Use Accurate Timing

Step 67 - Consider Reagent Stability

Be aware of the shelf life of the reagents you are using. Some reagents or dye solutions deteriorate slowly while others are very unstable and must be made up fresh and used immediately. Others have to be left for some time to oxidize (ripen) before they can be used at all.

We assume all reagents can be used for an indefinite period.

Muddy Weigert’s hematoxylin due to overoxidation. Note the brown staining of collagen.
Consider Reagent Stability

Step 68 - Store Reagents Correctly

Store reagents correctly. Some require refrigeration because they are inclined to support the growth of fungi or molds. Others are light sensitive and require storage in the dark.

 “All our reagents are stored on the shelf above the staining bench. Sometimes we see stray organisms in our sections.”

This section shows large deposits of extraneous microorganisms which have grown in the staining solution (in this case hematoxylin) then been deposited on top of the section.
Store Reagents Correctly

Step 69 - Adhere to the Method

Follow the protocol exactly.

Staff members achieve different results when supposedly using the same protocol.

These sections of formalin-fixed submucosa have been stained with Masson trichrome stain. Section A shows red smooth muscle. In this case the stain was performed correctly following the lab protocol and including a preliminary chromic acid step (sensitization or secondary mordanting). This step was overlooked when section B was being stained. Note the lack of differential coloration of muscle in section B (intestine).
Adhere to the Method

Step 70 - Record Any Changes

Document any departure from the method you are using.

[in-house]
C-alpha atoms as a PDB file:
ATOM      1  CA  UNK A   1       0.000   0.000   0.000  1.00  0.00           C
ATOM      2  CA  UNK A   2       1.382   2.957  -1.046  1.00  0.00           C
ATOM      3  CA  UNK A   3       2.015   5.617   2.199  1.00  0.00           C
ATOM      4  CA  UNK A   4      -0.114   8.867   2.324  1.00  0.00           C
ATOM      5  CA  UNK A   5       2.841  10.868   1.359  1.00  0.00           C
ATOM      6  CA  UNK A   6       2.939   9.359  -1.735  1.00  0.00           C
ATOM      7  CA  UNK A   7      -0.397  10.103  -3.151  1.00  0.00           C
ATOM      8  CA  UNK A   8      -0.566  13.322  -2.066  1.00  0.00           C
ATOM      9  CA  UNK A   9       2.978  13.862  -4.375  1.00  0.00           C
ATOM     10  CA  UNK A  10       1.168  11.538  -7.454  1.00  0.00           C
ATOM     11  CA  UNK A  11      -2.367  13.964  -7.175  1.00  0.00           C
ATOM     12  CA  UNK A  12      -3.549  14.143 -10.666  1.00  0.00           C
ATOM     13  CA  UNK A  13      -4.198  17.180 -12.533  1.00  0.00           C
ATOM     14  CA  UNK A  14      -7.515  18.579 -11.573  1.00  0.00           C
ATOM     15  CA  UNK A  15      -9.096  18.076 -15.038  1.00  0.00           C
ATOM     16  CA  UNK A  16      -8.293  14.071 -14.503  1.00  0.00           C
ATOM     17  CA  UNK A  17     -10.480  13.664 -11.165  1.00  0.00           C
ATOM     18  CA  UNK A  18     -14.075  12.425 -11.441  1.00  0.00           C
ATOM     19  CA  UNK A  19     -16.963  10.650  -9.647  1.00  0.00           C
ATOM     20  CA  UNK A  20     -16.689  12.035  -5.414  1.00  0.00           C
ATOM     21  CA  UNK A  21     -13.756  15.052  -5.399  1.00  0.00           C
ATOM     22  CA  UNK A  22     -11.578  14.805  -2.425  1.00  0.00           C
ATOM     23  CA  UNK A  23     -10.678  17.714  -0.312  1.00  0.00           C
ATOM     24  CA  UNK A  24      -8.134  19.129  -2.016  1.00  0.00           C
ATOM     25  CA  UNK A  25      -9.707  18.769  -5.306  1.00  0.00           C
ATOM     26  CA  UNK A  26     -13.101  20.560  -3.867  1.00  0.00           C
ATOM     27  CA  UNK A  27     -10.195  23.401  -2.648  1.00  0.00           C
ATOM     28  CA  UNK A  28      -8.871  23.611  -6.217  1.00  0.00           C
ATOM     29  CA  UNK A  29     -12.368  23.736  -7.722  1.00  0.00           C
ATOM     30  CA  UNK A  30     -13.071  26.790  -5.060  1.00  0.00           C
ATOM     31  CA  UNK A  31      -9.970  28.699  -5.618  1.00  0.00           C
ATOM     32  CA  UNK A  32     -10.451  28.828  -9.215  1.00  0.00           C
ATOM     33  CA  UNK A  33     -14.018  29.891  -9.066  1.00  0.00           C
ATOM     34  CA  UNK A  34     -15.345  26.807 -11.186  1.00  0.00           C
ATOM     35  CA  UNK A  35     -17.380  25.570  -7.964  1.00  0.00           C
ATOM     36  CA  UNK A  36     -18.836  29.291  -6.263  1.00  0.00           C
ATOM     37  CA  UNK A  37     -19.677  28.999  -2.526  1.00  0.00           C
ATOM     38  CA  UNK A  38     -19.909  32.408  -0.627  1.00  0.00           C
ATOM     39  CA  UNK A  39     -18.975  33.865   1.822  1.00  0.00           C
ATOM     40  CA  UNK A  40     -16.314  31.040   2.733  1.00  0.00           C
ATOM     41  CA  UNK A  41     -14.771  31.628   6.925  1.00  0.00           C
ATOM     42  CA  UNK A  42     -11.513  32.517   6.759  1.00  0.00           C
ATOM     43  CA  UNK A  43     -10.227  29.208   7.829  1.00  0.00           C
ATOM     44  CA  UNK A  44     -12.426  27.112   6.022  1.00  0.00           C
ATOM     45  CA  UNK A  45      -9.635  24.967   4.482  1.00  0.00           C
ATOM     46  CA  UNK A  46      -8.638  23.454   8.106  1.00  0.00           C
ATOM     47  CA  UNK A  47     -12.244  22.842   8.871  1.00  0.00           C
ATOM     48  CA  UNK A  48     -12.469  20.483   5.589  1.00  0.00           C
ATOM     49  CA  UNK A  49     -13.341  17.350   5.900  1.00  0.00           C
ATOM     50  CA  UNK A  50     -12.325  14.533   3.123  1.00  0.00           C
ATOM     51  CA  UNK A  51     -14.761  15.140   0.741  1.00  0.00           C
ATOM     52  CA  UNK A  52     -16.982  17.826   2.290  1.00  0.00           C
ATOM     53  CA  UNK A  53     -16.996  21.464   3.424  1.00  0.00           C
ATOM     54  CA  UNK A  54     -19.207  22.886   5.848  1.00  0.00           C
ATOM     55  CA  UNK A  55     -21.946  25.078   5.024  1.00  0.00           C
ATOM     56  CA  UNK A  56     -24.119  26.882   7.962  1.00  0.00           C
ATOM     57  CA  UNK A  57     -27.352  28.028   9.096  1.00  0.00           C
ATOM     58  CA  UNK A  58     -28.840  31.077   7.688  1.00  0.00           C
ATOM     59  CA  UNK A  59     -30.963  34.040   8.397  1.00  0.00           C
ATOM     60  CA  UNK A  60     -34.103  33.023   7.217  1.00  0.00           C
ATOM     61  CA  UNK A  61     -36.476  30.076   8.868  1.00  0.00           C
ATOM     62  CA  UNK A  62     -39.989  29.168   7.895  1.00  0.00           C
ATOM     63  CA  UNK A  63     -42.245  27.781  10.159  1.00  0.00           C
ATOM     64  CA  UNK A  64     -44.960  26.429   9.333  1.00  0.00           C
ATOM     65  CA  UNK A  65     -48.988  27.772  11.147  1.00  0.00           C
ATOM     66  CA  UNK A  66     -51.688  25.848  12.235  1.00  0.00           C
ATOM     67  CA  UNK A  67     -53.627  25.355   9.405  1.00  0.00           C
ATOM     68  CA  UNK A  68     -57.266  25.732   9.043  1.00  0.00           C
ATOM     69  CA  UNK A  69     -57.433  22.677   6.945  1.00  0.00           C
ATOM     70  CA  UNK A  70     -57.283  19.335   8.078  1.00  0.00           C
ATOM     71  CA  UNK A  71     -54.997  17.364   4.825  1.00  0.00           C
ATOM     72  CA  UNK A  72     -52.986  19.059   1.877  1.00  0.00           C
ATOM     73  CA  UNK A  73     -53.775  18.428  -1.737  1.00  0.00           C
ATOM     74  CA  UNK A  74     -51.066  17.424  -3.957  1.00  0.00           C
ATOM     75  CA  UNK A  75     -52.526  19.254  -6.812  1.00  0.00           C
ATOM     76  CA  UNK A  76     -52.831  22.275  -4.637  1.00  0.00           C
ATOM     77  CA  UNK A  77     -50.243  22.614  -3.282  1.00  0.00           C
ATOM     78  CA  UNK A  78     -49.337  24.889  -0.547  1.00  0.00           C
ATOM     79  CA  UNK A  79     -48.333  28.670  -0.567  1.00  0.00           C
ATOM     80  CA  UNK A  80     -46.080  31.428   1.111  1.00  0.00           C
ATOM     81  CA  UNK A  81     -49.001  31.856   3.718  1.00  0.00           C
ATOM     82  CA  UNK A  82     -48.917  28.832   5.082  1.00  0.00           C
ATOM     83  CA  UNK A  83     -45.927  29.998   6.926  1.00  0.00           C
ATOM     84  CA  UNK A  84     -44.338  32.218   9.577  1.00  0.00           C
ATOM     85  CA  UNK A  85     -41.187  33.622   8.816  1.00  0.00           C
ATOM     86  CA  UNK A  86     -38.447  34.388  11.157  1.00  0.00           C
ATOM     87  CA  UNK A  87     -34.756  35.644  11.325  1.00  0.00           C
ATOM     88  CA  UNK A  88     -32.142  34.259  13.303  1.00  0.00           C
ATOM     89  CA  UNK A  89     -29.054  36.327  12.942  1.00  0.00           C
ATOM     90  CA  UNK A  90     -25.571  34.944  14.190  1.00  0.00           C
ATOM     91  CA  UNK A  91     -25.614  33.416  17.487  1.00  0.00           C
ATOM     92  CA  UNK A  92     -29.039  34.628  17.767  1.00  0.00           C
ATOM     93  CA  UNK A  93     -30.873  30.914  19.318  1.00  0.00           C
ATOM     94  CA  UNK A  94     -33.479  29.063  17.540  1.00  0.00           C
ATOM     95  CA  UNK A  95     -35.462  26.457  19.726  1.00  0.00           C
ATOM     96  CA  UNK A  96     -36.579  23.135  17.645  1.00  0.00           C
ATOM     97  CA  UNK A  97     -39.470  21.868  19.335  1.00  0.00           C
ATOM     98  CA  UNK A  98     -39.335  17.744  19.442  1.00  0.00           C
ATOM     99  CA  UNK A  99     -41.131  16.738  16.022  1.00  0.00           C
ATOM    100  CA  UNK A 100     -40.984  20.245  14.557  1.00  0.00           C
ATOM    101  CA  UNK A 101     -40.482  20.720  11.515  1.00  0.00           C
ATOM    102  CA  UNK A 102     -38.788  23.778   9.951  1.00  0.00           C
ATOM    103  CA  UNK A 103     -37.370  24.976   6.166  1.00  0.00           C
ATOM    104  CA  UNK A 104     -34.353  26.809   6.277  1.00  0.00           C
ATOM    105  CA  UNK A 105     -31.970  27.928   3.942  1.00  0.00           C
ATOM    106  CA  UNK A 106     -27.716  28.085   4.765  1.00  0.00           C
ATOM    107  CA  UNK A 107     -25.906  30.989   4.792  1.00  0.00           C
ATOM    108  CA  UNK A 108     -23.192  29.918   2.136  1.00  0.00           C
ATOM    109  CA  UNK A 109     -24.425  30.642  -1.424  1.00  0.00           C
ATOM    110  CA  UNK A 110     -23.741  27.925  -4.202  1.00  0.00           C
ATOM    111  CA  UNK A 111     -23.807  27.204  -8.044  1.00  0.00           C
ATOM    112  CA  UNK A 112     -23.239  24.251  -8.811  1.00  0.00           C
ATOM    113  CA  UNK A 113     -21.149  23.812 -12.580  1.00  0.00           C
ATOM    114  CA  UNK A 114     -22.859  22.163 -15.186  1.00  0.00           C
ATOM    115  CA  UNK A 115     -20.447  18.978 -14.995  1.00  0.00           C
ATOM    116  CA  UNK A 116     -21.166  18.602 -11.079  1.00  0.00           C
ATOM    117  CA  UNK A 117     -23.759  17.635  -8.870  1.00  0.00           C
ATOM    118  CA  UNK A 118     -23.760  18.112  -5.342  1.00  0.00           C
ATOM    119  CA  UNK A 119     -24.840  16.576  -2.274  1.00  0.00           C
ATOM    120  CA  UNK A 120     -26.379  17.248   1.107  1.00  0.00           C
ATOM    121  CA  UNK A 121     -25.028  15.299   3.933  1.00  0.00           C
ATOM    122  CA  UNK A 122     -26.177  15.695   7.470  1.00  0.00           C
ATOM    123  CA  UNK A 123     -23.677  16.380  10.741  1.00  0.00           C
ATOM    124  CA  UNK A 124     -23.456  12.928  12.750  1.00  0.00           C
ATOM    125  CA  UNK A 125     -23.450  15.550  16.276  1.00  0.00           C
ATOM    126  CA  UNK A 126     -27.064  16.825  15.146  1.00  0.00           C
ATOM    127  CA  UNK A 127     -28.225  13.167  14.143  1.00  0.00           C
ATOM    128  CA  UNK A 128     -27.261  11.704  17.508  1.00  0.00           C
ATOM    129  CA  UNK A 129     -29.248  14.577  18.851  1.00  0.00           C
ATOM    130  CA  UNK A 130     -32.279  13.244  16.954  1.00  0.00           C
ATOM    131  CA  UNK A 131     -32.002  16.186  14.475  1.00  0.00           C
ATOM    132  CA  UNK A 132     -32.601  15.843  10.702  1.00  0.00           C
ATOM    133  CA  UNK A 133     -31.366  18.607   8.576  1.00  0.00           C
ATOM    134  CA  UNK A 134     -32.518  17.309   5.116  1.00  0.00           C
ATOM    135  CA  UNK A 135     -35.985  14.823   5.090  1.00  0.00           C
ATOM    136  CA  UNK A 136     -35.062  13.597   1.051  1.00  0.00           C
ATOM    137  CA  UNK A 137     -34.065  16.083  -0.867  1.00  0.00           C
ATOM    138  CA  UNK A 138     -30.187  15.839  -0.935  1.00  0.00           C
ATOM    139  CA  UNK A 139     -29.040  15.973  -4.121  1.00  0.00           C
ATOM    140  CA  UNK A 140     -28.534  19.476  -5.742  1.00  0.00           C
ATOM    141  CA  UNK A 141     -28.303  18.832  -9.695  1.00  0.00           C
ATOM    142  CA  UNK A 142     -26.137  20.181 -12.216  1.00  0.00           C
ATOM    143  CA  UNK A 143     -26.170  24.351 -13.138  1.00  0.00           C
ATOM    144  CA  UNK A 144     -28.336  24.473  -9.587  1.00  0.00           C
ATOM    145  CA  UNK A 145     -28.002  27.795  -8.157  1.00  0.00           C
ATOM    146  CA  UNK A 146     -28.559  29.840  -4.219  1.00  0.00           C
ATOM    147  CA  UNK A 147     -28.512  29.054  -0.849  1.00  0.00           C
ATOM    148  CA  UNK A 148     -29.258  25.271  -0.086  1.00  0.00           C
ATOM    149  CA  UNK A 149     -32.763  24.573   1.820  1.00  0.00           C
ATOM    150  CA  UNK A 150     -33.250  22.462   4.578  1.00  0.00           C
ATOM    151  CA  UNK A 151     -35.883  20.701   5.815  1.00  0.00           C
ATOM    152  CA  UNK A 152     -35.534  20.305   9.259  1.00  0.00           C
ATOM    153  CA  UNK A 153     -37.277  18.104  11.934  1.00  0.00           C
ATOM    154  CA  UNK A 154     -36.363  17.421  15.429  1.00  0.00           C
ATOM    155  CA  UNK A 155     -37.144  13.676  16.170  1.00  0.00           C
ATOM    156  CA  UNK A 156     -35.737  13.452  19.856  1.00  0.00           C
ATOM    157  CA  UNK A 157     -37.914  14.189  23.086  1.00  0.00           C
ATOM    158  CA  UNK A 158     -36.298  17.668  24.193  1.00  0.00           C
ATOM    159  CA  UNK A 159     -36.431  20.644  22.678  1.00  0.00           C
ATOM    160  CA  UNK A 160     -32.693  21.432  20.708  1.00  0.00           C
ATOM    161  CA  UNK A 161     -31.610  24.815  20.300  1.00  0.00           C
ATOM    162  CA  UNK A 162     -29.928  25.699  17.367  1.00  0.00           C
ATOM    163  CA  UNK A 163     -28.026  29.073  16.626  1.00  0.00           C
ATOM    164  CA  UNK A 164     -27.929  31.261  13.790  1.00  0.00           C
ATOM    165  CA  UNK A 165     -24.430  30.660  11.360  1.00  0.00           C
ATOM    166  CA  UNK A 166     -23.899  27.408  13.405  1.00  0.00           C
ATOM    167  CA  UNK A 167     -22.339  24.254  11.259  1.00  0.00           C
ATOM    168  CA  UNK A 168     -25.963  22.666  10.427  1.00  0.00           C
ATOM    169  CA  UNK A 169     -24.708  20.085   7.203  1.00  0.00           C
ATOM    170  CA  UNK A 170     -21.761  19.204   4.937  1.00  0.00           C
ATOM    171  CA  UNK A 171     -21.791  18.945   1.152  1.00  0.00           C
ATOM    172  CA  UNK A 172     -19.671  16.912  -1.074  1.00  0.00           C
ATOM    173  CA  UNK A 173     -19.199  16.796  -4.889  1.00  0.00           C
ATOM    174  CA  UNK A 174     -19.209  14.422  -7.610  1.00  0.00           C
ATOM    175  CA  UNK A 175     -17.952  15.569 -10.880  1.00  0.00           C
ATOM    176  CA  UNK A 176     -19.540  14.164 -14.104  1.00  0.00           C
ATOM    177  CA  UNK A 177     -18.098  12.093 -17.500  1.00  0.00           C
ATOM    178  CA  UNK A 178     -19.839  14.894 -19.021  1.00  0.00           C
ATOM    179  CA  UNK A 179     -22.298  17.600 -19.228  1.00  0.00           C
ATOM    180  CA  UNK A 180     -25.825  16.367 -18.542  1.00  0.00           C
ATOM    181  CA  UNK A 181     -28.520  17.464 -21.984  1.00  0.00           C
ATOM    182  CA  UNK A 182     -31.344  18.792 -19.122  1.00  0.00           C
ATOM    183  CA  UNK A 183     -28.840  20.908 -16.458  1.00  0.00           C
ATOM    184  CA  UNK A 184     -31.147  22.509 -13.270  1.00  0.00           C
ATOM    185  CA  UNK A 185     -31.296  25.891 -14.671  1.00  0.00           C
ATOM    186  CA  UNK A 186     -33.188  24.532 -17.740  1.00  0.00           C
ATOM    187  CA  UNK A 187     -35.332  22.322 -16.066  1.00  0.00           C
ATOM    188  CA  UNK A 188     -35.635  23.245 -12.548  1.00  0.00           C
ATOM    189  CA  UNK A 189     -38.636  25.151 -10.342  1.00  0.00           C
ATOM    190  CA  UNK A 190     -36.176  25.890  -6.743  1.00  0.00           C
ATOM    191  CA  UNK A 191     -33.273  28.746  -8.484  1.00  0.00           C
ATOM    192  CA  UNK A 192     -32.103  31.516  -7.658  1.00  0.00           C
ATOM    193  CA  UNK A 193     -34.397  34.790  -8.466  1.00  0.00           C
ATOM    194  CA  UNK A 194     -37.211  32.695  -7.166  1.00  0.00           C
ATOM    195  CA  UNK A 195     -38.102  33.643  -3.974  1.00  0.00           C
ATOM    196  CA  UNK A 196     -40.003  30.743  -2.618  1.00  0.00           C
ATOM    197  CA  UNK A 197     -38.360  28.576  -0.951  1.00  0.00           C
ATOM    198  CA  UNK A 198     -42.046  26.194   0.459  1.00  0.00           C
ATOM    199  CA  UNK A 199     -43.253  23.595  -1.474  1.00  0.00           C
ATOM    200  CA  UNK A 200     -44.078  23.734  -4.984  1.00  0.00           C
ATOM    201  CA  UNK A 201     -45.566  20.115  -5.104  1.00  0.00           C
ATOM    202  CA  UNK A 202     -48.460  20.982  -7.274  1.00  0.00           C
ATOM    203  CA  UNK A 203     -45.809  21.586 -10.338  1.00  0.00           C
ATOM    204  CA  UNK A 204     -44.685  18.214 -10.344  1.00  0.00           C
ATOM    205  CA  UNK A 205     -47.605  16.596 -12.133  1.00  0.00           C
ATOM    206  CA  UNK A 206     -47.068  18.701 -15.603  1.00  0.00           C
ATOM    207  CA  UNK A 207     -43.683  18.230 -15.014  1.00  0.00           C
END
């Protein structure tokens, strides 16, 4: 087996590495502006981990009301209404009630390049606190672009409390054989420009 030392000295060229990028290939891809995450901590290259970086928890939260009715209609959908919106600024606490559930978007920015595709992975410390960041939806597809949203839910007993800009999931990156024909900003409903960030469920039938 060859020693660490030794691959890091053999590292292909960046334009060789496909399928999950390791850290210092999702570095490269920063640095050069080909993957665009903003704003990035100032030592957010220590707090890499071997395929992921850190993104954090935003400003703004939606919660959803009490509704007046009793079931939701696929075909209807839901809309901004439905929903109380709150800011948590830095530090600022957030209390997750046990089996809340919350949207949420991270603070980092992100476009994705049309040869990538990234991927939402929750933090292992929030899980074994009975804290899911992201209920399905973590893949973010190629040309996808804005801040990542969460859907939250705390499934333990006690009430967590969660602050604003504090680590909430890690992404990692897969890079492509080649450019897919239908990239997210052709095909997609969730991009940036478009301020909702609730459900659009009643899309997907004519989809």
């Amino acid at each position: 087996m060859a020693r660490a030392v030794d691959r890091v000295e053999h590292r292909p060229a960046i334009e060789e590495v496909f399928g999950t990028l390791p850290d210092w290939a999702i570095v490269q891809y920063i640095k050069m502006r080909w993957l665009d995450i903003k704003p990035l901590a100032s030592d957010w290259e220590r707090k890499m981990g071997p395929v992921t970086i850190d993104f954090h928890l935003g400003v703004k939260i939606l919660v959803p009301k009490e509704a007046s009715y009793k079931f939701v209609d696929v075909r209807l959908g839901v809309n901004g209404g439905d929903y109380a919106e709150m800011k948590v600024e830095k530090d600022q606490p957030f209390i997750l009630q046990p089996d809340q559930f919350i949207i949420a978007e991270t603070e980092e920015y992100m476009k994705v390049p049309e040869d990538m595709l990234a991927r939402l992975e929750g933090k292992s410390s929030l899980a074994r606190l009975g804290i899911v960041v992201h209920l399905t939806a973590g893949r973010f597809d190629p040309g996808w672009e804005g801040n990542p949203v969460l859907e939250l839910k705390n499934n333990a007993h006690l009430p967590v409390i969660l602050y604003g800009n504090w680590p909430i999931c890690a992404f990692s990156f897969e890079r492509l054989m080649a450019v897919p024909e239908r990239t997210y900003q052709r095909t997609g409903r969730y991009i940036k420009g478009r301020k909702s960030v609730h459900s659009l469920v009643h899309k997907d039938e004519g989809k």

Sometimes when results are poor it is difficult or impossible to work out why because protocol changes have not been recorded.

In this silver impregnation stain for reticulin the fibers are poorly demonstrated and there is a background scum (precipitate) on the slide. It is very difficult to determine the cause of such a problem if the method has not been followed exactly (Gordon & Sweets method, kidney).
Record Any Changes

Step 71 - Standardize Washing Steps

Take particular care with washing steps. Standardize them as far as possible as they are frequently the cause of variable results.

Lab staff members use different washing techniques – some use vigorous agitation, others are much more gentle.

These liver sections were stained by the same method. The only difference between them was the technique by which they were rinsed between impregnation and reduction. The reticulin fibers are black and better defined in section A (Gordon & Sweets method).
Standardize Washing Steps

Step 72 - Set Up Microscope Carefully

Use microscopic control at crucial stages such as differentiation steps. Be aware of the effect of the microscope setup on the appearance of un-coverslipped (wet) sections; it can produce the appearance of false background staining.

For all methods the level of staining is assessed by looking at the slide with the naked eye.

 

 

 

 

A Wet section (no coverslip) viewed under a microscope with closed condenser diaphragm. Note the false background.
B Wet section (no coverslip) viewed under a microscope with open condenser diaphragm. Note the clear background.
Set Up Microscope Carefully

Click here to download the full 101 Steps to Better Histology

This reference document is presented as a service to health care professionals by Leica Biosystems and has been compiled from available literature. Although every effort has been made to report faithfully the information, Leia Biosystems cannot be held responsible for the correctness. This document is not intended to be, and should not be construed as medical advice. For any use, the product information guides, inserts and operation manuals of the various drugs and devices should be consulted. Leica Biosystems and the editors disclaim any liability arising directly or indirectly from the use of drugs, devices, techniques or procedures described in this reference document.

Copyright © 2016 Leica Biosystems, a division of Leica Microsystems Inc.
All rights reserved. LEICA and the Leica Logo are registered trademarks of Leica Microsystems IR GmbH.